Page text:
Selector is a special pointer that identifies a

Info iconThis preview shows page 1. Sign up to view the full content.

View Full Document Right Arrow Icon
This is the end of the preview. Sign up to access the rest of the document.

Unformatted text preview: ts of up to 4 GBytes Beginning at Address 0 Figure 3-6. Use of Segment Registers for Flat Memory Model 3-18 Vol. 1 BASIC EXECUTION ENVIRONMENT Segment Registers CS DS SS ES FS GS Code Segment Data Segment Stack Segment All segments are mapped to the same linear-address space Data Segment Data Segment Data Segment Figure 3-7. Use of Segment Registers in Segmented Memory Model Each of the segment registers is associated with one of three types of storage: code, data, or stack. For example, the CS register contains the segment selector for the code segment, where the instructions being executed are stored. The processor fetches instructions from the code segment, using a logical address that consists of the segment selector in the CS register and the contents of the EIP register. The EIP register contains the offset within the code segment of the next instruction to be executed. The CS register cannot be loaded explicitly by an application program. Instead, it is loaded implicitly by instructions or internal processor operations that change program control (such as, procedure calls, interrupt handling, or task switching). The DS, ES, FS, and GS registers point to four data segments. The availability of four data segments permits efficient and secure access to different types of data structures. For example, four separate data segments might be created: one for the data structures of the current module, another for the data exported from a higherlevel module, a third for a dynamically created data structure, and a fourth for data shared with another program. To access additional data segments, the application program must load segment selectors for these segments into the DS, ES, FS, and GS registers, as needed. The SS register contains the segment selector for the stack segment, where the procedure stack is stored for the program, task, or handler currently being executed. All stack operations use the SS register to find the stack segment. Unlike the CS register, the SS register can be loaded explicitly, which permits application programs to set up multiple stacks and switch among them. Vol. 1 3-19 BASIC EXECUTION ENVIRONMENT See Section 3.3, "Memory Organization," for an overview of how the segment registers are used in real-address mode. The four segment registers CS, DS, SS, and ES are the same as the segment registers found in the Intel 8086 and Intel 286 processors and the FS and GS registers were introduced into the IA-32 Architecture with the Intel386TM family of processors. Segment Registers in 64-Bit Mode In 64-bit mode: CS, DS, ES, SS are treated as if each segment base is 0, regardless of the value of the associated segment descriptor base. This creates a flat address space for code, data, and stack. FS and GS are exceptions. Both segment registers may be used as additional base registers in linear address calculations (in the addressing of local data and certain operating system data structures). Even though segmentation...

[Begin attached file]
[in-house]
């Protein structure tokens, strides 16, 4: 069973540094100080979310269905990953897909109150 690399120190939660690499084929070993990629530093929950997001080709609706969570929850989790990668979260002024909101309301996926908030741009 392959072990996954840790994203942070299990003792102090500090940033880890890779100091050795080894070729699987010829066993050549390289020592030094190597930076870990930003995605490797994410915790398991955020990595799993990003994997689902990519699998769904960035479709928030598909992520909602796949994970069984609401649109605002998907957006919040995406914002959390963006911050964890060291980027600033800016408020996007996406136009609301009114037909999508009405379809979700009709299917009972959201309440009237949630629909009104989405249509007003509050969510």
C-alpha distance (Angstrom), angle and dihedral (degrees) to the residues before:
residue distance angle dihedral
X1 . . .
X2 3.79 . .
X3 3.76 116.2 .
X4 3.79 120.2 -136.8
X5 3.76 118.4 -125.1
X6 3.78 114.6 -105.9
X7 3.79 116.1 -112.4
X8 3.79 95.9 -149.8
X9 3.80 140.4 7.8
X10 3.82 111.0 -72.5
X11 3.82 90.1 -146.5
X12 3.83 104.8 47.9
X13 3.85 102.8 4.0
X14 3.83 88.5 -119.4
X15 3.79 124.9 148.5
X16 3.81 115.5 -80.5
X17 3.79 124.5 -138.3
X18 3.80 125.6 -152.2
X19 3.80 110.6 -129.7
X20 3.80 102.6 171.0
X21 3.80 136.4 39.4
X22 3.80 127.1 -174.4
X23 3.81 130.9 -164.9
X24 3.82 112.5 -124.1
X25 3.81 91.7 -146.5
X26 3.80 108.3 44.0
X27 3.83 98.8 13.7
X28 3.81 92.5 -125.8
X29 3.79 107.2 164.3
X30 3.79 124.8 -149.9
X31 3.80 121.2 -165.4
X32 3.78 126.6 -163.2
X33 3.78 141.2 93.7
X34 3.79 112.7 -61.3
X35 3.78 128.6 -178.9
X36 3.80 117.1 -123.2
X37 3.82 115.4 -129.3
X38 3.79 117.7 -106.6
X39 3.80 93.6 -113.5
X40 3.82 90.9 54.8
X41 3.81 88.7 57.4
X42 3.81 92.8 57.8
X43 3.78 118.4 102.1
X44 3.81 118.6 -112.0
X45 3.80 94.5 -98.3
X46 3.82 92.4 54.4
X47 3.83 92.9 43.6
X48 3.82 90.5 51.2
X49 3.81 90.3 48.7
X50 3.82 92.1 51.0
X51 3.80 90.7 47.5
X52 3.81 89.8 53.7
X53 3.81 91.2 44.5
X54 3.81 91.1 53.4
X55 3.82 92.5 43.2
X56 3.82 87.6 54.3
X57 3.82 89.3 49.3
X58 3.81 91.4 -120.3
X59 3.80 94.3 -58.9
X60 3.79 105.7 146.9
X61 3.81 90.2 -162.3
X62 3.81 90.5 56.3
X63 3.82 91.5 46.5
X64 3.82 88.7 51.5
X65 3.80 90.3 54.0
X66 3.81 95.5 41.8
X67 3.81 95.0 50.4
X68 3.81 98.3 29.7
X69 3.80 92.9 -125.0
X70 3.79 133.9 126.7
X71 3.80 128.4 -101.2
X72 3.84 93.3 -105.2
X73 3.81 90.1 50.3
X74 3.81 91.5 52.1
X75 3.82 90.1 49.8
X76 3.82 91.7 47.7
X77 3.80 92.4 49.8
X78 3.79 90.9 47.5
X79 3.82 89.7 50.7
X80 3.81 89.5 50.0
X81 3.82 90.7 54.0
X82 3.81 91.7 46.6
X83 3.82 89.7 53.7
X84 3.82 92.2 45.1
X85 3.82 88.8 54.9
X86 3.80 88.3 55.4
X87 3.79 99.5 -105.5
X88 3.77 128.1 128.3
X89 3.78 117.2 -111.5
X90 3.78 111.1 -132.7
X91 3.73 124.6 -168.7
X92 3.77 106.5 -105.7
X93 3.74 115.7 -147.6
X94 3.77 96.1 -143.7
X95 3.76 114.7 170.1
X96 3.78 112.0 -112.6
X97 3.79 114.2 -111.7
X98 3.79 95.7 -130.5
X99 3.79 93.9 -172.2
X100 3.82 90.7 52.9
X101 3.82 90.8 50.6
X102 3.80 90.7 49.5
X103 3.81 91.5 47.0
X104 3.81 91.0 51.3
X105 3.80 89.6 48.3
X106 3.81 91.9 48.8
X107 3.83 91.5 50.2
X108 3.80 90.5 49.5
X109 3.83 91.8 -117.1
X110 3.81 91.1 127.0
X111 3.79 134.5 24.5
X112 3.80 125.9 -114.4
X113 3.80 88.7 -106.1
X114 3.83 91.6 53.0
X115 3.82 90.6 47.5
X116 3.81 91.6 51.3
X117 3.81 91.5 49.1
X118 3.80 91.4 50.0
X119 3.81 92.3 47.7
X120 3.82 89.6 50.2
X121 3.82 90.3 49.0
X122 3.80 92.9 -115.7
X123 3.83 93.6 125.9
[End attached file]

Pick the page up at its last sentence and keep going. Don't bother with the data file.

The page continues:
View Full Document

{[ snackBarMessage ]}

Ask a homework question - tutors are online